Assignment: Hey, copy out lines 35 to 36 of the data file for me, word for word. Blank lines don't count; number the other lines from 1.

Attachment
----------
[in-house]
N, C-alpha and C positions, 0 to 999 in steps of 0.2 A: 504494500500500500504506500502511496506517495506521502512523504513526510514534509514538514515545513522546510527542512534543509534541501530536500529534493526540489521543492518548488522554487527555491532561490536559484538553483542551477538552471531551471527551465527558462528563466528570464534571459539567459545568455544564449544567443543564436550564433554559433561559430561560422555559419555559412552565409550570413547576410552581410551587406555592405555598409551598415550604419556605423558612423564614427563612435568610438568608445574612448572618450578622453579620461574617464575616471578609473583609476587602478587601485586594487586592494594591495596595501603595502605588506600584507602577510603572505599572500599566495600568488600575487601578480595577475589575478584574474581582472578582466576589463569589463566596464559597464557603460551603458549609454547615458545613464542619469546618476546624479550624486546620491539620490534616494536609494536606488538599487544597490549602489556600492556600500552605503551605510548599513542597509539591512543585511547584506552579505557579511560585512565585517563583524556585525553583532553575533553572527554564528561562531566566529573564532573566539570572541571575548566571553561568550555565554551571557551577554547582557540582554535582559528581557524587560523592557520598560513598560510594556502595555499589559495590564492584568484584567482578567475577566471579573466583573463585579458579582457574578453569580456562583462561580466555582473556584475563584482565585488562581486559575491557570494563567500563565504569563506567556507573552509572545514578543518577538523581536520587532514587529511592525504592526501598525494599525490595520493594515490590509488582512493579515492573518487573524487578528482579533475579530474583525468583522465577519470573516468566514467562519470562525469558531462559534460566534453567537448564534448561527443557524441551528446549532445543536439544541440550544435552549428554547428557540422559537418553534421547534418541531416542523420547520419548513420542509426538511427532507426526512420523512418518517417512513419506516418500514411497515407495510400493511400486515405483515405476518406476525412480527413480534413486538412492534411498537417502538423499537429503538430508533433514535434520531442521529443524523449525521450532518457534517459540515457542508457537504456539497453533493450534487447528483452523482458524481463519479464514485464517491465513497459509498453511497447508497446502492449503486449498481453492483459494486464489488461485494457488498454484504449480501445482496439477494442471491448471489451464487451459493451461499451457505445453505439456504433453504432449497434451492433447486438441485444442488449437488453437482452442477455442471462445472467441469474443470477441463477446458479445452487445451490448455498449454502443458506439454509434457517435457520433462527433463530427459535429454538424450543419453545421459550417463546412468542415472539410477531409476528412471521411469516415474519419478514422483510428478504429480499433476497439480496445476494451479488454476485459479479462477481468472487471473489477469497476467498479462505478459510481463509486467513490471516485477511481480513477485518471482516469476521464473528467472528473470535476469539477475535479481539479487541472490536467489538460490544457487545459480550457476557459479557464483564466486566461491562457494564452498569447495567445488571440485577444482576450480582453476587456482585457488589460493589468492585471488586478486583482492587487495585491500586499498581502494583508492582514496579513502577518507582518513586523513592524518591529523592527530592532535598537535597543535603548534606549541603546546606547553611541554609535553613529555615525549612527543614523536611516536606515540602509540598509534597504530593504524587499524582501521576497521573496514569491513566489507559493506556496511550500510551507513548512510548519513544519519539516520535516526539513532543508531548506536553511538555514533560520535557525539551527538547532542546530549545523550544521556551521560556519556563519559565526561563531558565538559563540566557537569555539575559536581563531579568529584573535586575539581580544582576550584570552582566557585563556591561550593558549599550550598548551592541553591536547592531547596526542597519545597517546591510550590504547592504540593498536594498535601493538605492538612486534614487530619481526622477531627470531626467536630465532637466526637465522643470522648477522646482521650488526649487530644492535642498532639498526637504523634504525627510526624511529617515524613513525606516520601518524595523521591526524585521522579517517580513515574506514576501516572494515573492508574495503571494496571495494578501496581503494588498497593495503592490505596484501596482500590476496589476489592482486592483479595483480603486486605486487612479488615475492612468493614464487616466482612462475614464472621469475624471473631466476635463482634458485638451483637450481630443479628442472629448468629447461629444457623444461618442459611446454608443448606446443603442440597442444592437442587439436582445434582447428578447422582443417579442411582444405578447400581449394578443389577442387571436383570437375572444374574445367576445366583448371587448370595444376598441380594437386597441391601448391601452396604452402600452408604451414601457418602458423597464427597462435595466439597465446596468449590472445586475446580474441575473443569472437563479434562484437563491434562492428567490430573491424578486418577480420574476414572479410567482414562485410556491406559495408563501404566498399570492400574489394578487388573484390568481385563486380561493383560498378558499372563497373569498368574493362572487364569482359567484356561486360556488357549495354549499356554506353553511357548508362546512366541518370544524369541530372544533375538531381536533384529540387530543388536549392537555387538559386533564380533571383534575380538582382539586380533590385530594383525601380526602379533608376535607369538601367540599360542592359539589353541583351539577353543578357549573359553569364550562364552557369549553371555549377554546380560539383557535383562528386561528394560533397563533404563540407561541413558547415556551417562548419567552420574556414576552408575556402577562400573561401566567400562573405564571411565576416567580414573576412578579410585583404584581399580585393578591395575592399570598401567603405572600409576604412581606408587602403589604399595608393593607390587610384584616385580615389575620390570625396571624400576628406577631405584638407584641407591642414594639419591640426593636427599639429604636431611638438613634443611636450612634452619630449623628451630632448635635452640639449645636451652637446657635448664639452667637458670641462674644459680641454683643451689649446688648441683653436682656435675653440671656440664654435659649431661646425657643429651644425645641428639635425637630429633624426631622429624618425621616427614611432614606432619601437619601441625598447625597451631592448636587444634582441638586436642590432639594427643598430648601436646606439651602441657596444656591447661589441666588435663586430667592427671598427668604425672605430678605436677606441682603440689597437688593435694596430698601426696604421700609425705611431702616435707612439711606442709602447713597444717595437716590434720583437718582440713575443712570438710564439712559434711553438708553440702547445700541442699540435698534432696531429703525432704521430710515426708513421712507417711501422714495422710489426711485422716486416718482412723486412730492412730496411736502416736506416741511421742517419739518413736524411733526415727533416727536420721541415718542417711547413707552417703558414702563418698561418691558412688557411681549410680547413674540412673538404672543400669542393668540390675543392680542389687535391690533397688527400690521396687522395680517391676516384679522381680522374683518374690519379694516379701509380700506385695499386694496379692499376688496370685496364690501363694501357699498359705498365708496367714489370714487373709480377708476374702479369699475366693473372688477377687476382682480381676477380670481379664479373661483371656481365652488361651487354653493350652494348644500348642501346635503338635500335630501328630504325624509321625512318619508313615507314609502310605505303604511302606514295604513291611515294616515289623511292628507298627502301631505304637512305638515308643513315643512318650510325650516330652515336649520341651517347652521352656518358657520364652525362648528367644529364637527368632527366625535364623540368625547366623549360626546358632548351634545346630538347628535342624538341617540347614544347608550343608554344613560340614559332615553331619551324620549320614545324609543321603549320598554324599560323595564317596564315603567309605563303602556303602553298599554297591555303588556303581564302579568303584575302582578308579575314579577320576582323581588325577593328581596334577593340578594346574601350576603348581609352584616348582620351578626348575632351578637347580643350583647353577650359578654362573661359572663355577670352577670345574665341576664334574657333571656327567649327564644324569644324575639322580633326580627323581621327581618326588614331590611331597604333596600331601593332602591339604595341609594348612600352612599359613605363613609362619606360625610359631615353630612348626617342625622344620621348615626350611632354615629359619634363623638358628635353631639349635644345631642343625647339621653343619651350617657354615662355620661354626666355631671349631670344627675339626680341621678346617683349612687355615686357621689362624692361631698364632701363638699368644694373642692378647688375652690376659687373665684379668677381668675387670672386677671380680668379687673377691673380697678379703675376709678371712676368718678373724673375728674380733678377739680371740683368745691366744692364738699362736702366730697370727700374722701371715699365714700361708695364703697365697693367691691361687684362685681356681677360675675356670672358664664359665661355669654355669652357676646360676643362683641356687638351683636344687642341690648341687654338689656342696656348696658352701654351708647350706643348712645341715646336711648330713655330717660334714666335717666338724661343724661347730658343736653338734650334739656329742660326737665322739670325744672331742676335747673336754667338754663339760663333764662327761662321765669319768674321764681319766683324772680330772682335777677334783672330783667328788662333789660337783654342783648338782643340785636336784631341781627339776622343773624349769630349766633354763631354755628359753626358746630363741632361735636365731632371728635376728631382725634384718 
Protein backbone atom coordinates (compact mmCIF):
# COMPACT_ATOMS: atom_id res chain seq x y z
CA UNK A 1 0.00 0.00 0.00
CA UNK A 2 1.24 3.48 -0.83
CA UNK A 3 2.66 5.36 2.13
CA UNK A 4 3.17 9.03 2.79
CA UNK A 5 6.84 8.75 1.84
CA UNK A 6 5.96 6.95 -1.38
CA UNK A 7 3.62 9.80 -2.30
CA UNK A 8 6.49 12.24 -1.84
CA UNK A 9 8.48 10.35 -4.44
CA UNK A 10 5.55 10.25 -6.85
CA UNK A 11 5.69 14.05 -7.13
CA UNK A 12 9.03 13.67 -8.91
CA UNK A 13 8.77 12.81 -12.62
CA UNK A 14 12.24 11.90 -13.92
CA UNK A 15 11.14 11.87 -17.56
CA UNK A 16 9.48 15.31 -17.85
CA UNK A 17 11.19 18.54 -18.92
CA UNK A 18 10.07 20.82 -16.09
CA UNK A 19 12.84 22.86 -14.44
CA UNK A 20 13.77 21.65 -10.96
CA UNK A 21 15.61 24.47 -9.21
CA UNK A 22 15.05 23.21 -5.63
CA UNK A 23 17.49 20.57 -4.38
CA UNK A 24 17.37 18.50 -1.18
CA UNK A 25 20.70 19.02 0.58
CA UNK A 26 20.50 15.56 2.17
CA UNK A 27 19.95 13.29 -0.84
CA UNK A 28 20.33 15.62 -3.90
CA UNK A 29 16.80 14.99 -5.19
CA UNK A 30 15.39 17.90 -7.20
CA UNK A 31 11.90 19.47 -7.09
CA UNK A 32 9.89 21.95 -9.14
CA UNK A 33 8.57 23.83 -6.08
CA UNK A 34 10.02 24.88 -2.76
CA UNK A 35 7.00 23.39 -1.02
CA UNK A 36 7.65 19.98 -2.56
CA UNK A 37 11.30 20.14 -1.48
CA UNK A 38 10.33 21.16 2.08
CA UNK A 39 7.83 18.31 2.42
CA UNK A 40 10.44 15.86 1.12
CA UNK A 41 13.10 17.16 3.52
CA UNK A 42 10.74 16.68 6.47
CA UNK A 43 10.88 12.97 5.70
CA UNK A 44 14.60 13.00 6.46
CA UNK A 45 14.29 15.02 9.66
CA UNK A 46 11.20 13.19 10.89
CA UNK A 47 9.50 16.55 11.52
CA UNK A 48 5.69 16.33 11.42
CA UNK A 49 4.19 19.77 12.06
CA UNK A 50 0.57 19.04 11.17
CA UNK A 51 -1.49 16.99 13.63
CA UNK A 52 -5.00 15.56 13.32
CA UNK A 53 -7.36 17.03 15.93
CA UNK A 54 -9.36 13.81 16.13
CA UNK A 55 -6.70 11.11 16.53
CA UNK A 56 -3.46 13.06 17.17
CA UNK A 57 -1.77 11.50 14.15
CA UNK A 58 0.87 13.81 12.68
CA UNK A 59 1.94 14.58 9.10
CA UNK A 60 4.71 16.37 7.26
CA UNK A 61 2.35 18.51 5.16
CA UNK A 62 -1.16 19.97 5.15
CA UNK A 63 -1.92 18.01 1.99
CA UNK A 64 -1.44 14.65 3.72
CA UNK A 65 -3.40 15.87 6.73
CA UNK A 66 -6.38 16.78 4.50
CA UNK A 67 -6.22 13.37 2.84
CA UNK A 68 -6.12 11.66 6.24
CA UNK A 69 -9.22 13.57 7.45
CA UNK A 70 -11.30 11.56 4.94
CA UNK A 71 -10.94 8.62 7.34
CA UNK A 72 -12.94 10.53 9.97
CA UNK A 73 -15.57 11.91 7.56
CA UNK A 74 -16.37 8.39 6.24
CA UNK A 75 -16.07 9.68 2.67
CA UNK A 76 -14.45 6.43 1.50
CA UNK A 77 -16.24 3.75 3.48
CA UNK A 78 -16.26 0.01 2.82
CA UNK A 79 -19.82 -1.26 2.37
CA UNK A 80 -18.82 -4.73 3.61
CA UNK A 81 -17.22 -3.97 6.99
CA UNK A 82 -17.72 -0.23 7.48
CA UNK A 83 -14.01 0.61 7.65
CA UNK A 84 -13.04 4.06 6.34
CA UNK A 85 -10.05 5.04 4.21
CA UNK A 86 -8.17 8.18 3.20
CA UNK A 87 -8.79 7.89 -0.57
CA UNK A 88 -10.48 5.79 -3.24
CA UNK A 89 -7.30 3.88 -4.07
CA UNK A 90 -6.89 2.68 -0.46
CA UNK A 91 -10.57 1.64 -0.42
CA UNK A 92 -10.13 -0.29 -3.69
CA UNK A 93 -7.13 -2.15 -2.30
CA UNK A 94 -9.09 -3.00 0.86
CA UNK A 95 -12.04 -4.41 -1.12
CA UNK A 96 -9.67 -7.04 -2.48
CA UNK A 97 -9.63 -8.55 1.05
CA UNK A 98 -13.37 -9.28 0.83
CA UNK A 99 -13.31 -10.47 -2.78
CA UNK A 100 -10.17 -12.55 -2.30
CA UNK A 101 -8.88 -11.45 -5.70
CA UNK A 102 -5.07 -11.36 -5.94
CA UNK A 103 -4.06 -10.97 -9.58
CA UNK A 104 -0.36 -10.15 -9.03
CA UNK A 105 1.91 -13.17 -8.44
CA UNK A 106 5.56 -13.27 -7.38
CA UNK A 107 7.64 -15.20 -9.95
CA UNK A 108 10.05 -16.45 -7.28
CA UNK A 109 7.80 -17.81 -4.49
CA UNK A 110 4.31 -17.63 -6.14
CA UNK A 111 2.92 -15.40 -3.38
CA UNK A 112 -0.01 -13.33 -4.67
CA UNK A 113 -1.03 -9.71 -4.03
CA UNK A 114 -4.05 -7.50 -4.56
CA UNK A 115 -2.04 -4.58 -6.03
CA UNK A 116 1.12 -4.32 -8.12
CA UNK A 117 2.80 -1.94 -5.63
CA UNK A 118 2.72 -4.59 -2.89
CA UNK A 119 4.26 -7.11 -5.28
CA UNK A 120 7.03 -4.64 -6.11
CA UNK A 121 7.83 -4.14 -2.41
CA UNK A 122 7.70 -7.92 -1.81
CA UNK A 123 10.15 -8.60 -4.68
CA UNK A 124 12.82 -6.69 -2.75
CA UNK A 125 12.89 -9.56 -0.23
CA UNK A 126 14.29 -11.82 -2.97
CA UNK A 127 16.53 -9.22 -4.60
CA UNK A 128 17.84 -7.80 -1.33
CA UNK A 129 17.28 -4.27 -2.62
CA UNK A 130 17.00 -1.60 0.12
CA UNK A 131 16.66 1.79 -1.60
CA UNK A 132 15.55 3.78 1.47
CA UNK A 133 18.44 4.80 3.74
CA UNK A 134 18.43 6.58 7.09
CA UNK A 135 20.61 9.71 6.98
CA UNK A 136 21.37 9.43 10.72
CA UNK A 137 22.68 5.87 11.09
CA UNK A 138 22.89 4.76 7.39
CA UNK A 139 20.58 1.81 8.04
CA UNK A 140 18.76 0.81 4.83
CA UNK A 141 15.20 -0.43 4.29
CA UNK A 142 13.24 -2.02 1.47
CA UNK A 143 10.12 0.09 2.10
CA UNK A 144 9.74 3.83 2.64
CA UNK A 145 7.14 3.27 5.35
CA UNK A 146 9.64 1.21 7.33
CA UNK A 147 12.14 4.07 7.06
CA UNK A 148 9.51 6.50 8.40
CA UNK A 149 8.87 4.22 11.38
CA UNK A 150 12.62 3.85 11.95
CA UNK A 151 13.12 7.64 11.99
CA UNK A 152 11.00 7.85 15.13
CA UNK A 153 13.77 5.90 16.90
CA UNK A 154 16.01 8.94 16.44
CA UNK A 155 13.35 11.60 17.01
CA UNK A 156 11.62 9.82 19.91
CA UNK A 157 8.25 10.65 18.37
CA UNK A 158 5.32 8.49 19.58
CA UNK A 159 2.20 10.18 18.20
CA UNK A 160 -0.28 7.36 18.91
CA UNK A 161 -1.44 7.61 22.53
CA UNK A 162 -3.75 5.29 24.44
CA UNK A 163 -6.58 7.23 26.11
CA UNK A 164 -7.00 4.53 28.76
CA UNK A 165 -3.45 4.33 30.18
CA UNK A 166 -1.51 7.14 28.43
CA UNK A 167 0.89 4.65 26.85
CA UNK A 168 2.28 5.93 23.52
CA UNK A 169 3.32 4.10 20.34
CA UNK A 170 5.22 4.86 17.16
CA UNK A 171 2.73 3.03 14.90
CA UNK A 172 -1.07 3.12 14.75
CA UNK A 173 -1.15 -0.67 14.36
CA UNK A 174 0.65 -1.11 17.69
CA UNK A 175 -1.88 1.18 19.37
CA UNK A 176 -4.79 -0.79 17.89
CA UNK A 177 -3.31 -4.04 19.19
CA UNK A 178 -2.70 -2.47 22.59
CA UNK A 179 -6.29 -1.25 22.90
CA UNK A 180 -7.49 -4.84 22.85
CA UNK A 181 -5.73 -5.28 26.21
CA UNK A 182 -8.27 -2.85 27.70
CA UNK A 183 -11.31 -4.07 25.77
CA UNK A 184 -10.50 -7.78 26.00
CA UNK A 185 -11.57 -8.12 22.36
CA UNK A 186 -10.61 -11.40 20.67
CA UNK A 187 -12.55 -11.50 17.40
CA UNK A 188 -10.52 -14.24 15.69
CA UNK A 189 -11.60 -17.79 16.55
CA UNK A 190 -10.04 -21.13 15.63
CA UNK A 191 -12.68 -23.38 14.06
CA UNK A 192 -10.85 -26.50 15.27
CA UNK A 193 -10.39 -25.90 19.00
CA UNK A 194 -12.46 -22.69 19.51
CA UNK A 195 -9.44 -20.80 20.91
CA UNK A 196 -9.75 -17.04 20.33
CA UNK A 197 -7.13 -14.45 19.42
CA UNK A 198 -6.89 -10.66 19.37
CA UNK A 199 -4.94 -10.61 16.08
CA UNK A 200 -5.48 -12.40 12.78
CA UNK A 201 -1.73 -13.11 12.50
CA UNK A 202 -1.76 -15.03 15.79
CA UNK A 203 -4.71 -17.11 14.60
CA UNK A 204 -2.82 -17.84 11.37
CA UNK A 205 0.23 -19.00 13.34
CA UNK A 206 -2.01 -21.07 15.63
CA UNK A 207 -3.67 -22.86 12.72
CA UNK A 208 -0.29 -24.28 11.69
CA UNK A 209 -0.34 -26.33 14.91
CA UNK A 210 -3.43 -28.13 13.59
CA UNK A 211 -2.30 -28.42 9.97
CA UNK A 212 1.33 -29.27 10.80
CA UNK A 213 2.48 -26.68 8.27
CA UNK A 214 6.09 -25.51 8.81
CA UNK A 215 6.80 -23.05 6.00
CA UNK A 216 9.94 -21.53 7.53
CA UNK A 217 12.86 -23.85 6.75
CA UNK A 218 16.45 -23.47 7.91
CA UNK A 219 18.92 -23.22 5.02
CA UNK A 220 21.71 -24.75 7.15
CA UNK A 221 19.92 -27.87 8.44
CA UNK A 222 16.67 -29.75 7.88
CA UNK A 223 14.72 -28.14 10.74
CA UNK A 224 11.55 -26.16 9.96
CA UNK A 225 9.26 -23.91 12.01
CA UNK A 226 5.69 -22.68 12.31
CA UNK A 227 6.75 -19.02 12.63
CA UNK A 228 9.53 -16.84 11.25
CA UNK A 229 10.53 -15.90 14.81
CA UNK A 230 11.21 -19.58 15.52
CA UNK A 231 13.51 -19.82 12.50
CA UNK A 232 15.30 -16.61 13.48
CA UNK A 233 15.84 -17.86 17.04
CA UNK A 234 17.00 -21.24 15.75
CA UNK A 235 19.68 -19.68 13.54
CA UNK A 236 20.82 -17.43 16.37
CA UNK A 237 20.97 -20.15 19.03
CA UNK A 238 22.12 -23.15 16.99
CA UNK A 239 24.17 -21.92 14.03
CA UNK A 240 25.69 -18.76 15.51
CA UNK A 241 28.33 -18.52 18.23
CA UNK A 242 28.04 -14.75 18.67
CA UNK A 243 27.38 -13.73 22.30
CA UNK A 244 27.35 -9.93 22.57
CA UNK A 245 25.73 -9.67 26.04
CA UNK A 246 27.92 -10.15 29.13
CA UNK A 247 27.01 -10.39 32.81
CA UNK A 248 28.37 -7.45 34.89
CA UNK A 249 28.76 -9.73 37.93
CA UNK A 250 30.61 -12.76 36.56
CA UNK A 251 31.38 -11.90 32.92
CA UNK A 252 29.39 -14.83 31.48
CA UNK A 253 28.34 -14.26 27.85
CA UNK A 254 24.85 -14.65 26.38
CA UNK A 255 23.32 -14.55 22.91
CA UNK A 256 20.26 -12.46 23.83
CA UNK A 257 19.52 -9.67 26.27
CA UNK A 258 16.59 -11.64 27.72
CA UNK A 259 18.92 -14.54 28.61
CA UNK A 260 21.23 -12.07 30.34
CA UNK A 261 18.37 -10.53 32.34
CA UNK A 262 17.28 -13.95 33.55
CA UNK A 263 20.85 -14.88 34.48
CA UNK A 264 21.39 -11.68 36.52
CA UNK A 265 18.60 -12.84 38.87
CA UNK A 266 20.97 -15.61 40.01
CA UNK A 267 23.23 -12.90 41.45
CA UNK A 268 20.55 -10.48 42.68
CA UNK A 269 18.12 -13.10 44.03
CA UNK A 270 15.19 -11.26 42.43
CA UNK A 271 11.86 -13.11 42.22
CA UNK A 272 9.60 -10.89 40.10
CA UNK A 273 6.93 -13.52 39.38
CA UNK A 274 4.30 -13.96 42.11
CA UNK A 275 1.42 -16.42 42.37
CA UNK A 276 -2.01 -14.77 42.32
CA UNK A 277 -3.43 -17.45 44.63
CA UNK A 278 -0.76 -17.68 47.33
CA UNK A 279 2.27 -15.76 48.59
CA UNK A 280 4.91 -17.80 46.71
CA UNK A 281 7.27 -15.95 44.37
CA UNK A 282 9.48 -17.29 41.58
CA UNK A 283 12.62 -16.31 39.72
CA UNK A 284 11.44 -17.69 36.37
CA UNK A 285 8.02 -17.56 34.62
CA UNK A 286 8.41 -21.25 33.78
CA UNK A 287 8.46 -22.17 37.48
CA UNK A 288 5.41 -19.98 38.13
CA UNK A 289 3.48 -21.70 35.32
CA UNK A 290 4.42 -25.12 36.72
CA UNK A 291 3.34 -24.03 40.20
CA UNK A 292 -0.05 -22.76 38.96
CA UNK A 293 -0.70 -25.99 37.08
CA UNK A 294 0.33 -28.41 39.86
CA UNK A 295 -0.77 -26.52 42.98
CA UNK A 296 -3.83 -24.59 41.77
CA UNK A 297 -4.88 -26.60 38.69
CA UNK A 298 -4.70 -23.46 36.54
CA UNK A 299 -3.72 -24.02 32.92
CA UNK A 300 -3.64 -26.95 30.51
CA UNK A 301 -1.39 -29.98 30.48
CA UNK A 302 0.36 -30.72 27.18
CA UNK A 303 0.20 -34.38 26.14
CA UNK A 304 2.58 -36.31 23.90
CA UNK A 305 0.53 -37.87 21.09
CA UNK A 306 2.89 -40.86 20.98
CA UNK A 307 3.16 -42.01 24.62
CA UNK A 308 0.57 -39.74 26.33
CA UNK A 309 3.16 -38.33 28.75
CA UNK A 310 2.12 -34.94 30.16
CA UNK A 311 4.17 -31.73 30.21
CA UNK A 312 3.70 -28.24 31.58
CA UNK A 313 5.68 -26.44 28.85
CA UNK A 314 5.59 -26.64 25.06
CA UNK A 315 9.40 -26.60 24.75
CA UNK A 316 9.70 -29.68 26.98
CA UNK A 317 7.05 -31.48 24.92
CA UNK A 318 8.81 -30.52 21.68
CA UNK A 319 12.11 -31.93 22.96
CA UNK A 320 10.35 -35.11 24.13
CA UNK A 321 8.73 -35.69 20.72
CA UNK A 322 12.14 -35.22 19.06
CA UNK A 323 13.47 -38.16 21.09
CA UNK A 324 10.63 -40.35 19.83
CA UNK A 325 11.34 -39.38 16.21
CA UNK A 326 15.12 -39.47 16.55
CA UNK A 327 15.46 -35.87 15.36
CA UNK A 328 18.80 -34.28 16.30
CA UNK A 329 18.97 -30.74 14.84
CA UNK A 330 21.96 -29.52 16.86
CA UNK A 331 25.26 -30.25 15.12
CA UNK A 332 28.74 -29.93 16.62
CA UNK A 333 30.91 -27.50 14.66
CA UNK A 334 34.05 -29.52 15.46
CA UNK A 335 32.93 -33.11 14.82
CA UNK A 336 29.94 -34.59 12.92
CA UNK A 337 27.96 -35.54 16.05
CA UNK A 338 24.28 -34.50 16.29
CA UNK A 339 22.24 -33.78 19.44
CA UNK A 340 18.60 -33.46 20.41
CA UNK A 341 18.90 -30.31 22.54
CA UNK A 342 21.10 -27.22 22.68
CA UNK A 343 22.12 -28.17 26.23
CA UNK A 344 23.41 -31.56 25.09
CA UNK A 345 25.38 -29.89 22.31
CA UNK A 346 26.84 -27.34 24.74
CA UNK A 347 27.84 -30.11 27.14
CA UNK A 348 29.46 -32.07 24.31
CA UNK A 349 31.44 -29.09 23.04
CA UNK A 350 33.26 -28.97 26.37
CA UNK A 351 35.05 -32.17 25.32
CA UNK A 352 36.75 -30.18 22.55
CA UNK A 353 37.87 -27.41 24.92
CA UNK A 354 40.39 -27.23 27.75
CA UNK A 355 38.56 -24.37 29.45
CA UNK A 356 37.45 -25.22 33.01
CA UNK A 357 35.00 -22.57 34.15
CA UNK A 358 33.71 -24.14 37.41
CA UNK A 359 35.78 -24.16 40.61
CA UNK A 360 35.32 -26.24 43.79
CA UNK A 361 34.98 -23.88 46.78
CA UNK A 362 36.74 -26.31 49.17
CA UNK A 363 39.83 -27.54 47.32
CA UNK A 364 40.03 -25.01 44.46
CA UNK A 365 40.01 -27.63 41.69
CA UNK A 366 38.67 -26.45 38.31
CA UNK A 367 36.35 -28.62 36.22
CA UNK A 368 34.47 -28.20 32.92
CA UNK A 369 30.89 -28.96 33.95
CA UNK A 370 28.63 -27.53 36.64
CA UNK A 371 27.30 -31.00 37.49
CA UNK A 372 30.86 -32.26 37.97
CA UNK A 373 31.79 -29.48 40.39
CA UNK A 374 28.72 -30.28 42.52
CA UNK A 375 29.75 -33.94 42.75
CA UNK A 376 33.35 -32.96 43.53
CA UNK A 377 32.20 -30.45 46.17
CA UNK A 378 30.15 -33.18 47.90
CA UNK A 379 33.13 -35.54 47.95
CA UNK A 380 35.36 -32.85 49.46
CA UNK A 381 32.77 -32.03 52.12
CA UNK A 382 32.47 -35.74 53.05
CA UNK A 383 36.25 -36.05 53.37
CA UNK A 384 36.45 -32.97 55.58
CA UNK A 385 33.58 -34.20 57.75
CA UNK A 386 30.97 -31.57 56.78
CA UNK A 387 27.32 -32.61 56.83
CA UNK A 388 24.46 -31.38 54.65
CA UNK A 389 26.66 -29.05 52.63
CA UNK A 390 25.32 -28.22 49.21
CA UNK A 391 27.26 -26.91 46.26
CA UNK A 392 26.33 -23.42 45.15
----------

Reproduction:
CA UNK A 31 11.90 19.47 -7.09
CA UNK A 32 9.89 21.95 -9.14